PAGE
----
Ukraine crisis to hit Finland growth, says OP
OP-Pohjola, the Finnish financial group, has warned that local GDP growth could be cut by 0.7% this year in the wake of the Ukraine crisis and its effects on levels of trade between Russia and Finland.
Finland otherwise is projected to show better economic growth than the eurozone average this year, before experiencing weaker than expected growth next year.
Currently, the Finnish economy is expected to grow by 1% through 2014, and 2% in 2015 – although the latter figure is down from a previous forecast of 2.5%.
Sectors that will be hit include exports, but also a decline in the number of tourists from Russia.
Reijo Heiskanen, chief economist at OP-Pohjola, said: “The economic outlook in Russia was already weak before the Ukraine crisis, but the crisis is expected to slow Russia’s economic growth further. The growth rate should remain 1% this year and 2% in 2015. In addition, the rouble is expected to remain markedly weaker.”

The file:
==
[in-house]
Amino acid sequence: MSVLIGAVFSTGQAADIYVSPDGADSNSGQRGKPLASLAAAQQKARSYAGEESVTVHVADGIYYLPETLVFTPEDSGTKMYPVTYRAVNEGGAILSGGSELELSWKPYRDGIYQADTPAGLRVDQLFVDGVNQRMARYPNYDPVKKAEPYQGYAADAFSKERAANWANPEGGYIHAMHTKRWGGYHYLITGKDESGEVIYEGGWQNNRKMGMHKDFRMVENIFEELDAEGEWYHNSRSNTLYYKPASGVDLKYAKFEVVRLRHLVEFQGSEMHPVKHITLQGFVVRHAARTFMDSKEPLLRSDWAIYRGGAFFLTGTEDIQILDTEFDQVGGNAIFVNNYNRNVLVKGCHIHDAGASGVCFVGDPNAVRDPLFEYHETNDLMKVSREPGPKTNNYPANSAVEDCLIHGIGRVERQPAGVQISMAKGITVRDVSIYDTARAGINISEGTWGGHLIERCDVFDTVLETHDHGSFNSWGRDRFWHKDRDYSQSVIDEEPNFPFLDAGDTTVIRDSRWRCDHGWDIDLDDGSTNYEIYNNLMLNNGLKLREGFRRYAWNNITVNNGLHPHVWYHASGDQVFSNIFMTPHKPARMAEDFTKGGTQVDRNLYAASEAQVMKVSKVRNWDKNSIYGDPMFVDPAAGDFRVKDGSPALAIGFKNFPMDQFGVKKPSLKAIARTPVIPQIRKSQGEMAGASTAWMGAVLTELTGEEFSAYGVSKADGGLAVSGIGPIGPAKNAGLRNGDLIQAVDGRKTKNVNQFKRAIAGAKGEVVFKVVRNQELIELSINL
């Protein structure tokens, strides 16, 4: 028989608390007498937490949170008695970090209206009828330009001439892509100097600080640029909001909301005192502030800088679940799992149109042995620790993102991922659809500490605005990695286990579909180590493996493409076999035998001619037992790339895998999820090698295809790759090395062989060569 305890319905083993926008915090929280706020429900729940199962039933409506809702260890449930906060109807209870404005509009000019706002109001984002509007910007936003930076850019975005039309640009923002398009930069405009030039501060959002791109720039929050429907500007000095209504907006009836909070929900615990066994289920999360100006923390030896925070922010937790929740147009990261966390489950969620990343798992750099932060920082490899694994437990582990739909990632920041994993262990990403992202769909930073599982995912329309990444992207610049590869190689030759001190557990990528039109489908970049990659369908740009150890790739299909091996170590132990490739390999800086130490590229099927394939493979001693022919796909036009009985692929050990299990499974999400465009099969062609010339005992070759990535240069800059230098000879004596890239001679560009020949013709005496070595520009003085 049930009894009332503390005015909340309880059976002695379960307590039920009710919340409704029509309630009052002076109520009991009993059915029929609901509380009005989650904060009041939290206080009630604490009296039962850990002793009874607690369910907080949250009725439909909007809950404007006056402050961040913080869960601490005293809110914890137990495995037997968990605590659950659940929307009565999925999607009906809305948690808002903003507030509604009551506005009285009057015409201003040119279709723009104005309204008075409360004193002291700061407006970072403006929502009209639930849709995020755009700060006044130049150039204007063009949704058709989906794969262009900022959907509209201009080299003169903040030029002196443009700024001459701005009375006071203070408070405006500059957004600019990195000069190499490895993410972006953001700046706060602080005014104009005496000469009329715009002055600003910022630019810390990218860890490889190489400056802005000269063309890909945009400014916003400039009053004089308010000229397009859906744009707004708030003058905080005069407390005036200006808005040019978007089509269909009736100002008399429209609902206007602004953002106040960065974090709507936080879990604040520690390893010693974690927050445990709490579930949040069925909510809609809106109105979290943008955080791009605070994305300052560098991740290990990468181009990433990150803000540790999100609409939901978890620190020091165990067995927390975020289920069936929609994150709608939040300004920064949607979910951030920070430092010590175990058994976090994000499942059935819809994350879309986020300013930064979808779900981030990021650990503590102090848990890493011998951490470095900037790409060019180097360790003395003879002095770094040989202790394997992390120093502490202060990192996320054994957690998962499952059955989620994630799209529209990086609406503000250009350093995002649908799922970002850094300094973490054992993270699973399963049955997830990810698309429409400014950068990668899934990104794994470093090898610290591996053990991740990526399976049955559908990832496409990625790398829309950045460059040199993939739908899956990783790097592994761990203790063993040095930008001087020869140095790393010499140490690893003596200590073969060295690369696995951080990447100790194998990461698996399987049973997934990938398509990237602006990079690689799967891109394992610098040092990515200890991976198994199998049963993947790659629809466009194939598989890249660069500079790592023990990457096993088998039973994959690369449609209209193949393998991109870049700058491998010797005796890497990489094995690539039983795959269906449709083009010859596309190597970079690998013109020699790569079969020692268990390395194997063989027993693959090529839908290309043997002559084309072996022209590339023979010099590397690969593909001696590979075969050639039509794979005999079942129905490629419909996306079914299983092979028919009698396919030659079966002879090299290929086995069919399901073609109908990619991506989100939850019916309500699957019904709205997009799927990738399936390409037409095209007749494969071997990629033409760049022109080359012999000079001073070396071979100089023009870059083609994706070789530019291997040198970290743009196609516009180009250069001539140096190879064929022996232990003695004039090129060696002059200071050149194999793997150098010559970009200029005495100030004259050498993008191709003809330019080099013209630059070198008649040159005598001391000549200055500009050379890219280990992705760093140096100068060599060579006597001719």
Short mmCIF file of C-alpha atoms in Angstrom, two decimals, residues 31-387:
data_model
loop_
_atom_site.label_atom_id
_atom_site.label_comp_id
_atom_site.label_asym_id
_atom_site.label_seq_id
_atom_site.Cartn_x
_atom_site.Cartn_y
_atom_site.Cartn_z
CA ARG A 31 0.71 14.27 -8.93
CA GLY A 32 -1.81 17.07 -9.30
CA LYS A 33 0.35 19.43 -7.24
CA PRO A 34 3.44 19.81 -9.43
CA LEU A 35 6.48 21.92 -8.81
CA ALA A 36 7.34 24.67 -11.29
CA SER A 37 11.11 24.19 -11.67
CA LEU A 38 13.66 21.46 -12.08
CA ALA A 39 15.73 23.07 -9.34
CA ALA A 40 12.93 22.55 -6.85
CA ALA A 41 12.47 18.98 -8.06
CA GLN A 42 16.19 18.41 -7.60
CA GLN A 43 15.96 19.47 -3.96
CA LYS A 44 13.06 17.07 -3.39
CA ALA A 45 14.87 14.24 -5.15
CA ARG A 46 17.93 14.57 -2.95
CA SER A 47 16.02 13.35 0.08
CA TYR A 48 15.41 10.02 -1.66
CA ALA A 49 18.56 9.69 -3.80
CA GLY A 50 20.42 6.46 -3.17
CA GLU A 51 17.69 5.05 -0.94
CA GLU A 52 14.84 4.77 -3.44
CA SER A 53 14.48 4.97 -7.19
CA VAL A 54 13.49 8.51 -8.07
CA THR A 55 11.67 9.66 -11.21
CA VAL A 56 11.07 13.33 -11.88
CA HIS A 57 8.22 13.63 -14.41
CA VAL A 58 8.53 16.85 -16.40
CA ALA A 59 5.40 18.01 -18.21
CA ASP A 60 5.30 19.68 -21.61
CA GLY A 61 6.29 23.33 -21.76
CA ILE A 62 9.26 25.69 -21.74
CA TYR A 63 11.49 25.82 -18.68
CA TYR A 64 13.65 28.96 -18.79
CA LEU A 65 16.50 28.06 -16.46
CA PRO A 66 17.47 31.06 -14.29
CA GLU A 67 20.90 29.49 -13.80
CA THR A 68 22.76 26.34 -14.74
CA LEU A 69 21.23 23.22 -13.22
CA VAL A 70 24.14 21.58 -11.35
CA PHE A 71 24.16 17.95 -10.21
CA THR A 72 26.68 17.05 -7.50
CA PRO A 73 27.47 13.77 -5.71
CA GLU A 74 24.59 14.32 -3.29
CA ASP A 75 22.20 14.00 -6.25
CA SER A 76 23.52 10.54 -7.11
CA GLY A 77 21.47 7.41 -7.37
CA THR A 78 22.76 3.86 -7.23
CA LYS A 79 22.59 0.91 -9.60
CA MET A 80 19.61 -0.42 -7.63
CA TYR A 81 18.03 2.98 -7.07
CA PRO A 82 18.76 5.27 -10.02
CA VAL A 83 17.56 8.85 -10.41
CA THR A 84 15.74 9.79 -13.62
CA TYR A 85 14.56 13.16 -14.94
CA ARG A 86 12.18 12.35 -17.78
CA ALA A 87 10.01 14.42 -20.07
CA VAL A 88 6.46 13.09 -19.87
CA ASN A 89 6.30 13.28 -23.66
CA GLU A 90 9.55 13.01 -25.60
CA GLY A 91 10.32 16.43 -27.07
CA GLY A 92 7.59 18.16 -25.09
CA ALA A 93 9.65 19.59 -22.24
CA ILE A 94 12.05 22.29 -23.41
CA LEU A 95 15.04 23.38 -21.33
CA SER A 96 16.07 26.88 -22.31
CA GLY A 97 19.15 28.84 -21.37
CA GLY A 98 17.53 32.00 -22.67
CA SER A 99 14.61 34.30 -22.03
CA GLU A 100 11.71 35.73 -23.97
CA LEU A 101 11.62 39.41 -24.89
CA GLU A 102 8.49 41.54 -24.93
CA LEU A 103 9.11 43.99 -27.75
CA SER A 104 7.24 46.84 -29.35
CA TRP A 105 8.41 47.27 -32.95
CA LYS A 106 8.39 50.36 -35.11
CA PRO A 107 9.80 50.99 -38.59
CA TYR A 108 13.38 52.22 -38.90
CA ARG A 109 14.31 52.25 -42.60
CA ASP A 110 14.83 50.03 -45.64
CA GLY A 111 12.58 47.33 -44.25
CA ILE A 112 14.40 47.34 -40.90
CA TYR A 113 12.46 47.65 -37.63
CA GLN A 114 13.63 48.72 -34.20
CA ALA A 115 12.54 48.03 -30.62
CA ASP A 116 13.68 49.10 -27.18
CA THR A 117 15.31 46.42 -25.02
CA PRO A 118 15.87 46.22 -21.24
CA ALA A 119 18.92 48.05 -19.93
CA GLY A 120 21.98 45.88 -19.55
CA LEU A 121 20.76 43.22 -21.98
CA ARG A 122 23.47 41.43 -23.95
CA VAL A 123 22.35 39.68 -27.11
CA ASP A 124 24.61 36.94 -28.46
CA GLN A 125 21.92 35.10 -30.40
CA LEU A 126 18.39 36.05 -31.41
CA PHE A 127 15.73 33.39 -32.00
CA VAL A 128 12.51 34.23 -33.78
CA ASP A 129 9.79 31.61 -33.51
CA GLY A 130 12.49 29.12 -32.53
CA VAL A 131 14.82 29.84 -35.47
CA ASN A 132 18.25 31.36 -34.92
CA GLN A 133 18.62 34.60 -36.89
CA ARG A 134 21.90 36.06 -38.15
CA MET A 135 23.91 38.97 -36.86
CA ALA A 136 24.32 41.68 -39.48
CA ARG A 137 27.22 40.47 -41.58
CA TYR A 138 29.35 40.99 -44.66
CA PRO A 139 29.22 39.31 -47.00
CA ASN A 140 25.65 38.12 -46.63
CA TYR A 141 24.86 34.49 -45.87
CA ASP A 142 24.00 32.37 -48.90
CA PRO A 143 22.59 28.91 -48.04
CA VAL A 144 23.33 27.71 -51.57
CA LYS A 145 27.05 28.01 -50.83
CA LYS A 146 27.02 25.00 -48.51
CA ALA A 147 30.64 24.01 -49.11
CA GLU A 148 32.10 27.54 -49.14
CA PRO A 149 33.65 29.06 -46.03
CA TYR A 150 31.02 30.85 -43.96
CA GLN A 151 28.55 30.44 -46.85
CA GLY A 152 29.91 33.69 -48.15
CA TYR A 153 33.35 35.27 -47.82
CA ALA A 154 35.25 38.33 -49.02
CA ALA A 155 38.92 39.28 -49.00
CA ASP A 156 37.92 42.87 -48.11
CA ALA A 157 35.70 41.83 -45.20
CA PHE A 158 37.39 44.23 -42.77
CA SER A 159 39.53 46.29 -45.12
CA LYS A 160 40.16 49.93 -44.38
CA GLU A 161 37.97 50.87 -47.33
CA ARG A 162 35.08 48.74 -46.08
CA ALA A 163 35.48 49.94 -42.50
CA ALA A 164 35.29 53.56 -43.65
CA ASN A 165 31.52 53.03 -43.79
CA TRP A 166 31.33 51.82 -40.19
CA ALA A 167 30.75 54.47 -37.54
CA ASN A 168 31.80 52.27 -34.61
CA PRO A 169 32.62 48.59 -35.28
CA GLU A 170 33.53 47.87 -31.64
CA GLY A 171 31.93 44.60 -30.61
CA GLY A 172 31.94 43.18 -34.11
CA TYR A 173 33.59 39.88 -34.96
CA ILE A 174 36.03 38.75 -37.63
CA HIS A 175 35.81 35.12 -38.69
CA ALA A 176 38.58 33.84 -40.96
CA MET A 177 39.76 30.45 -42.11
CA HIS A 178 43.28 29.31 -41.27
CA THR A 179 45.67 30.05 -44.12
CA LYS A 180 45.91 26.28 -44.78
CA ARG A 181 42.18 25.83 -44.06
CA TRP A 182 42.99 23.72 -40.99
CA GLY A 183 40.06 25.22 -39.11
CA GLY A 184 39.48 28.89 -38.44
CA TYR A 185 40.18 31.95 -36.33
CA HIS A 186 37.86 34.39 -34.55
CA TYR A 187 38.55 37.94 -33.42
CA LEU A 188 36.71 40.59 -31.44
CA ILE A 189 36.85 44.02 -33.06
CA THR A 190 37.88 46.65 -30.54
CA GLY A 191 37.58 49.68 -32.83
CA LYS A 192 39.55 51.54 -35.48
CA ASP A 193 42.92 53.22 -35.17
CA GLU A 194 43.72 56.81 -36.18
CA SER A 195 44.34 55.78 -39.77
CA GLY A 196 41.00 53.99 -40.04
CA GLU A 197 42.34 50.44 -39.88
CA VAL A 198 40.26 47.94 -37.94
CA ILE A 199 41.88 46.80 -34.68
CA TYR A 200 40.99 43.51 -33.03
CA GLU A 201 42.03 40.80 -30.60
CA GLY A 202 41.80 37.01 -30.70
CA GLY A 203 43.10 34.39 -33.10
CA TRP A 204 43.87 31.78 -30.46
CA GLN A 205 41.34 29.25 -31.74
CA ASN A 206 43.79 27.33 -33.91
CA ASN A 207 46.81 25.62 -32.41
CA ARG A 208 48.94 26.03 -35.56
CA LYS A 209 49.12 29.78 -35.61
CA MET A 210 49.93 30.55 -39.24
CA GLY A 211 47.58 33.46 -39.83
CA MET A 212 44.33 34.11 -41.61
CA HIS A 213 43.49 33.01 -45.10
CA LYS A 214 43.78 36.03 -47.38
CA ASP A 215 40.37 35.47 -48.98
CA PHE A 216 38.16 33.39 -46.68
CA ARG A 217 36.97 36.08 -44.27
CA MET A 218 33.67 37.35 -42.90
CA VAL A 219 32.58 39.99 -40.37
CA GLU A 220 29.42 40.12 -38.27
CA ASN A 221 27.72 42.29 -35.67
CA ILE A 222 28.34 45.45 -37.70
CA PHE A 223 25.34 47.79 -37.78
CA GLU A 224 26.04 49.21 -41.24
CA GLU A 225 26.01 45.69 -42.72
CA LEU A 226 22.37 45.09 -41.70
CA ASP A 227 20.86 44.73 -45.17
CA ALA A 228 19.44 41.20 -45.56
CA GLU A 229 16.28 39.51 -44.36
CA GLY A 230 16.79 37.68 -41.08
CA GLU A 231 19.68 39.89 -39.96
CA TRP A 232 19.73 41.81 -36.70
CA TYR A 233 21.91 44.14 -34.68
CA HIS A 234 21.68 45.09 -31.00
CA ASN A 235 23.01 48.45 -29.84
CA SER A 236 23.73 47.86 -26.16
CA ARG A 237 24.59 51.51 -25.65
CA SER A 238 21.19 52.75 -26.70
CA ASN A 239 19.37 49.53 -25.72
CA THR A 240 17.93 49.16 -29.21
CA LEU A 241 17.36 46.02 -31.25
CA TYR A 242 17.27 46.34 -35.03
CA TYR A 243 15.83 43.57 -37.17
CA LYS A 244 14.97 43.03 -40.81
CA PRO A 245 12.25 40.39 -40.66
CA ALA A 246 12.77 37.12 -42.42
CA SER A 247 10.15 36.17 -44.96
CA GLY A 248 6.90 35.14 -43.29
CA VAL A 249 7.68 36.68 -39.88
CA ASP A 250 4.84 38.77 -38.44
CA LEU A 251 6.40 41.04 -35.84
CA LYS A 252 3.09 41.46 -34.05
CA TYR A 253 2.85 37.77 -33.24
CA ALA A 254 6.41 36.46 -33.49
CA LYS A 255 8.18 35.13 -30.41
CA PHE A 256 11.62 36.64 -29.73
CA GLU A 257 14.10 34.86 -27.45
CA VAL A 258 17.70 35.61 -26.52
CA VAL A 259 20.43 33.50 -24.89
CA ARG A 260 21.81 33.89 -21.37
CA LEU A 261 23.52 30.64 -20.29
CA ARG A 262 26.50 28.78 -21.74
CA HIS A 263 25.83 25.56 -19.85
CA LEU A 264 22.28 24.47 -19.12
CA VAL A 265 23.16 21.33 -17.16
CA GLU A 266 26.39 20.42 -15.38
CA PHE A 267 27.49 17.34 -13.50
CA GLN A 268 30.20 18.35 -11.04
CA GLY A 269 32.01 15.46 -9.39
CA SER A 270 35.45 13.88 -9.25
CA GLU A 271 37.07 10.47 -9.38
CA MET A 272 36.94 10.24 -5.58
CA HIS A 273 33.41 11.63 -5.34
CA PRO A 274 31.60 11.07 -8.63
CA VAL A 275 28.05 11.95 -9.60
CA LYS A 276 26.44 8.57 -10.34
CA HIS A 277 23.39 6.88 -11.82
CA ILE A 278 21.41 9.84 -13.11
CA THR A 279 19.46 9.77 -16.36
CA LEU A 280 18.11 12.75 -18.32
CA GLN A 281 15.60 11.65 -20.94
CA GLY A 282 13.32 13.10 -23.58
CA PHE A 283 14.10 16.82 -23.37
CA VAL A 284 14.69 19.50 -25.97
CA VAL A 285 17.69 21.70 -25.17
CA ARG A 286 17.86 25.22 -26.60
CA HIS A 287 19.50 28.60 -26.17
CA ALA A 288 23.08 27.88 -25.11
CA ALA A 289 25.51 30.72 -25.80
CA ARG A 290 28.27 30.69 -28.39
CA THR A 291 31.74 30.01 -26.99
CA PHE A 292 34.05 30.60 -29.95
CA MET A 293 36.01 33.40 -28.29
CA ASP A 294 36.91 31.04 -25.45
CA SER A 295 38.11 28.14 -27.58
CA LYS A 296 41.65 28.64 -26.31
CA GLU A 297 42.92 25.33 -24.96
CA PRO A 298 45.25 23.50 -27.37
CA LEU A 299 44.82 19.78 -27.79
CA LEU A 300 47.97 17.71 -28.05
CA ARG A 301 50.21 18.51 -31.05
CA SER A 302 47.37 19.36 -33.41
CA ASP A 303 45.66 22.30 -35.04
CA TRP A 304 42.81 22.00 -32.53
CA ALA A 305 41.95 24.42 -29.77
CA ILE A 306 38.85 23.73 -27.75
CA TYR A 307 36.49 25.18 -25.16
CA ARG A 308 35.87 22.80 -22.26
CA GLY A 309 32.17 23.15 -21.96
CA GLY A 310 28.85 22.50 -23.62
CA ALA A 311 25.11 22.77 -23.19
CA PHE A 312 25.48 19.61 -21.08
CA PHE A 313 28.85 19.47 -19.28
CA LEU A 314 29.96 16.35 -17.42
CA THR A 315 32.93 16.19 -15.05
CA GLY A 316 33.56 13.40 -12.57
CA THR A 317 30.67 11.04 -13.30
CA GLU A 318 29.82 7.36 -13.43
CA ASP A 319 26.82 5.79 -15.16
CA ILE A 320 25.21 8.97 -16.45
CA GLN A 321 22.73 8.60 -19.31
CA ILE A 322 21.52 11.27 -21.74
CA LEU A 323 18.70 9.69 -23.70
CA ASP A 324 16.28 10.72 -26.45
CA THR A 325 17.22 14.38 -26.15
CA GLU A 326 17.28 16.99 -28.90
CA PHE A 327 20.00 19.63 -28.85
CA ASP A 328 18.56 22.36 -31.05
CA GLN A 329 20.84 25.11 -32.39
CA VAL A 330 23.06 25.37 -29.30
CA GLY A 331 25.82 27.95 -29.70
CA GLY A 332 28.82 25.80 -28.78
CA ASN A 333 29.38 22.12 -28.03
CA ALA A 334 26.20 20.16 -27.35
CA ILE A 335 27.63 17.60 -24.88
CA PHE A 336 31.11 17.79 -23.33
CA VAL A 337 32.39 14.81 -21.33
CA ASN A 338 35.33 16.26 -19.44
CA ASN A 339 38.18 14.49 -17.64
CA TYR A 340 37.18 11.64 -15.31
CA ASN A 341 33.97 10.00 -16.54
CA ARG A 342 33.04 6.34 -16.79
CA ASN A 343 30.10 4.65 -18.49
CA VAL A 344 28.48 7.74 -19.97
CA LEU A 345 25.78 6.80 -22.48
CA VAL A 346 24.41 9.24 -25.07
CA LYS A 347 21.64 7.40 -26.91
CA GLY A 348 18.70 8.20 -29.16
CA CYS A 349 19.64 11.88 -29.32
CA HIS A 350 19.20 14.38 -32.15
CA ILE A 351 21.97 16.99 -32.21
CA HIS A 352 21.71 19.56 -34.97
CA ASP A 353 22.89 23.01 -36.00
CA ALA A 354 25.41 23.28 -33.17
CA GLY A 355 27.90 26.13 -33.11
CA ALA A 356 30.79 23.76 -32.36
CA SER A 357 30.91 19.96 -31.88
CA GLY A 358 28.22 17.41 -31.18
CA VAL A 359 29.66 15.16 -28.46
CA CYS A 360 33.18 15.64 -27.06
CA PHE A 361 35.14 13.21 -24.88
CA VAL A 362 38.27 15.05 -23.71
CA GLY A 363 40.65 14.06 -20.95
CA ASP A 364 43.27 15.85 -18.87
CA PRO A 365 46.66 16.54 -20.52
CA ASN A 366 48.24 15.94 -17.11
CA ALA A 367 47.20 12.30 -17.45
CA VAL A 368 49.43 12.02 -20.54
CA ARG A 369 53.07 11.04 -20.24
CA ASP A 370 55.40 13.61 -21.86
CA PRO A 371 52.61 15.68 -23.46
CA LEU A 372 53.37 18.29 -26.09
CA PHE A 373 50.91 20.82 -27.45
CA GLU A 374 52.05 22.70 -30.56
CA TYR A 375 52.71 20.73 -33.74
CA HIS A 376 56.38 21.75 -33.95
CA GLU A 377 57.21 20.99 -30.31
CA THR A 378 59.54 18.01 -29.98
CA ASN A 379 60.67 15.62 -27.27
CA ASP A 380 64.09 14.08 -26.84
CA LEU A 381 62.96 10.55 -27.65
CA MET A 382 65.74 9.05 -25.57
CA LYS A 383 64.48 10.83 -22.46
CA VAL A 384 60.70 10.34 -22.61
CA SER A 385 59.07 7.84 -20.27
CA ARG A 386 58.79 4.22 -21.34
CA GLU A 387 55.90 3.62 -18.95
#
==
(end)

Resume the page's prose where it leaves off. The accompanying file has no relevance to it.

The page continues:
Slower exports will dampen consumption and capital spending alike in Finland, OP-Pohjola warns, leading to rising unemployment.
“Economic slowdown in Russia and its repercussions are anticipated to slow Finnish GDP growth by 0.7 percentage points this year. However, the negative effect should next year be only a tenth of a few percentage points.”
Finland’s government is looking to finalise its budget, and the impact on the economy of the Ukraine crisis will come on top of what are expected to be policy decisions that would slow the economy in any case, such as a planned increase in indirect taxes.
“Fiscal adjustments and the sale of government holdings will reduce the government and fiscal deficits in 2015. The government debt-to-GDP ratio is expected to remain below the critical level of 60% but the ratio will not, however, stop rising until 2016,” OP-Pohjola notes.